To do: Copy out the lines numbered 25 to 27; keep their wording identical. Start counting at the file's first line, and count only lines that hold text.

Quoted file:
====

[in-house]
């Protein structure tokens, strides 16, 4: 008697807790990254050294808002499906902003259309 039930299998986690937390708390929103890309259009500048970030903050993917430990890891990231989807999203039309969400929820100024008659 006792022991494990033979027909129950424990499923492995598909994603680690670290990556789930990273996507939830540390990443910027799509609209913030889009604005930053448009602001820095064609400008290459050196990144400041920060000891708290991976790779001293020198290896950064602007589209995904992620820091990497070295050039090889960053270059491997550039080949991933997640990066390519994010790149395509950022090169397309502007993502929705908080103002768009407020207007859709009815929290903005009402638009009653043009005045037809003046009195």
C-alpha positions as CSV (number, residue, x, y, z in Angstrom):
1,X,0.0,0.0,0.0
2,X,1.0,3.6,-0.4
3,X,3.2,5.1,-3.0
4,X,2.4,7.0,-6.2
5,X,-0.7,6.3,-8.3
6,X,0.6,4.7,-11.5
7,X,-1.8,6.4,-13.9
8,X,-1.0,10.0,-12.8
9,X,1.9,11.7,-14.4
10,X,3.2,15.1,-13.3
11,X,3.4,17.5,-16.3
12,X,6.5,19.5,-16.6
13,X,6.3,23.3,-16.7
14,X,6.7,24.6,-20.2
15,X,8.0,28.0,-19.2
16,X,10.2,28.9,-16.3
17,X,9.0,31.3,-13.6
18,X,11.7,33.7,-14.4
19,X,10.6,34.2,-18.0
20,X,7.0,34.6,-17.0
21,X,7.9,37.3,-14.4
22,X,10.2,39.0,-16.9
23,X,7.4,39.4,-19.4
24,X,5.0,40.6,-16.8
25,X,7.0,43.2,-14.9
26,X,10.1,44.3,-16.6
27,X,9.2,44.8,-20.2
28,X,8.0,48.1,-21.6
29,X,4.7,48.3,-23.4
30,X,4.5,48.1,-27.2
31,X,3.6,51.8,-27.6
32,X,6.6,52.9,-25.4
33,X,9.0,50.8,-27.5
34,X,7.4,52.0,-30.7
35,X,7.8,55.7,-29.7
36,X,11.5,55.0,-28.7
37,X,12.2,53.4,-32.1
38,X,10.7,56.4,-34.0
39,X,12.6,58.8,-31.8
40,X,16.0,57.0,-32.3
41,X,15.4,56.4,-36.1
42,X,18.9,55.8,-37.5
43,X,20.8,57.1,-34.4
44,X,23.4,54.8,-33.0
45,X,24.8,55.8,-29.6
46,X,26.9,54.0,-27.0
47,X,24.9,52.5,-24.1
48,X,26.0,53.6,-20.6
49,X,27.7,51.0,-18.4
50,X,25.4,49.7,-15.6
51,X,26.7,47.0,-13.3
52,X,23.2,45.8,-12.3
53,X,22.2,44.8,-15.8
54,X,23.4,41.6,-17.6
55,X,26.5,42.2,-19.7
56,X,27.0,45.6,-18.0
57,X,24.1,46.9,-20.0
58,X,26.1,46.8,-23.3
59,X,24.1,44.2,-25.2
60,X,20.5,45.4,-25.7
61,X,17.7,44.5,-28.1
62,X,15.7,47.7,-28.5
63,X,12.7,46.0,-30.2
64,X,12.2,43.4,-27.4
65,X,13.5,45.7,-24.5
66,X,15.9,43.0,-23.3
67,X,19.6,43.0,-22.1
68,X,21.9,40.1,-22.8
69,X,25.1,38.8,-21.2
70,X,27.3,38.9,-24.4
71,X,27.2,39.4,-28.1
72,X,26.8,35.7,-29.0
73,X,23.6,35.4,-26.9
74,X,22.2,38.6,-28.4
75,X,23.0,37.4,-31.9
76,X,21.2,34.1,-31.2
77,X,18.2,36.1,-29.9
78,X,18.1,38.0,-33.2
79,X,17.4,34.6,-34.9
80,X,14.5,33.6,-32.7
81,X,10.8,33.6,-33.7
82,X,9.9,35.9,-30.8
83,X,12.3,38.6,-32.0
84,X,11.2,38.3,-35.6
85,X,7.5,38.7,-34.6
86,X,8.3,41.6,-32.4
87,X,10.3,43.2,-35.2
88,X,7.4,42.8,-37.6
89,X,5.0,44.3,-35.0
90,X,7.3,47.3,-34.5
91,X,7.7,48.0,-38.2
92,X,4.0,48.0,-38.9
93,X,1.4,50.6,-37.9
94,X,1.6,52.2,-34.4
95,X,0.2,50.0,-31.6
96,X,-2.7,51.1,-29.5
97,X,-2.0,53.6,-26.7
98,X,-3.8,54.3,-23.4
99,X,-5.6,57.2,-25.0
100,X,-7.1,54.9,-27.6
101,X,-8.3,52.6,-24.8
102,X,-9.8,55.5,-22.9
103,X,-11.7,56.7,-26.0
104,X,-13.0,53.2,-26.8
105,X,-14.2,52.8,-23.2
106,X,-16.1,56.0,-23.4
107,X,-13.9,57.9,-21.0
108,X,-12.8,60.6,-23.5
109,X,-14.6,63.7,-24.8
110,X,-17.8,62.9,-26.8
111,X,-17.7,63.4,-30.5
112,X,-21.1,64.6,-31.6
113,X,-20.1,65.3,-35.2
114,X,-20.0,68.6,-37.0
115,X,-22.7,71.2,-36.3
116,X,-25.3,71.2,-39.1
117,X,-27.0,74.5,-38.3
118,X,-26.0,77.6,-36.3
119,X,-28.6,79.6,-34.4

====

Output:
22,X,10.2,39.0,-16.9
23,X,7.4,39.4,-19.4
24,X,5.0,40.6,-16.8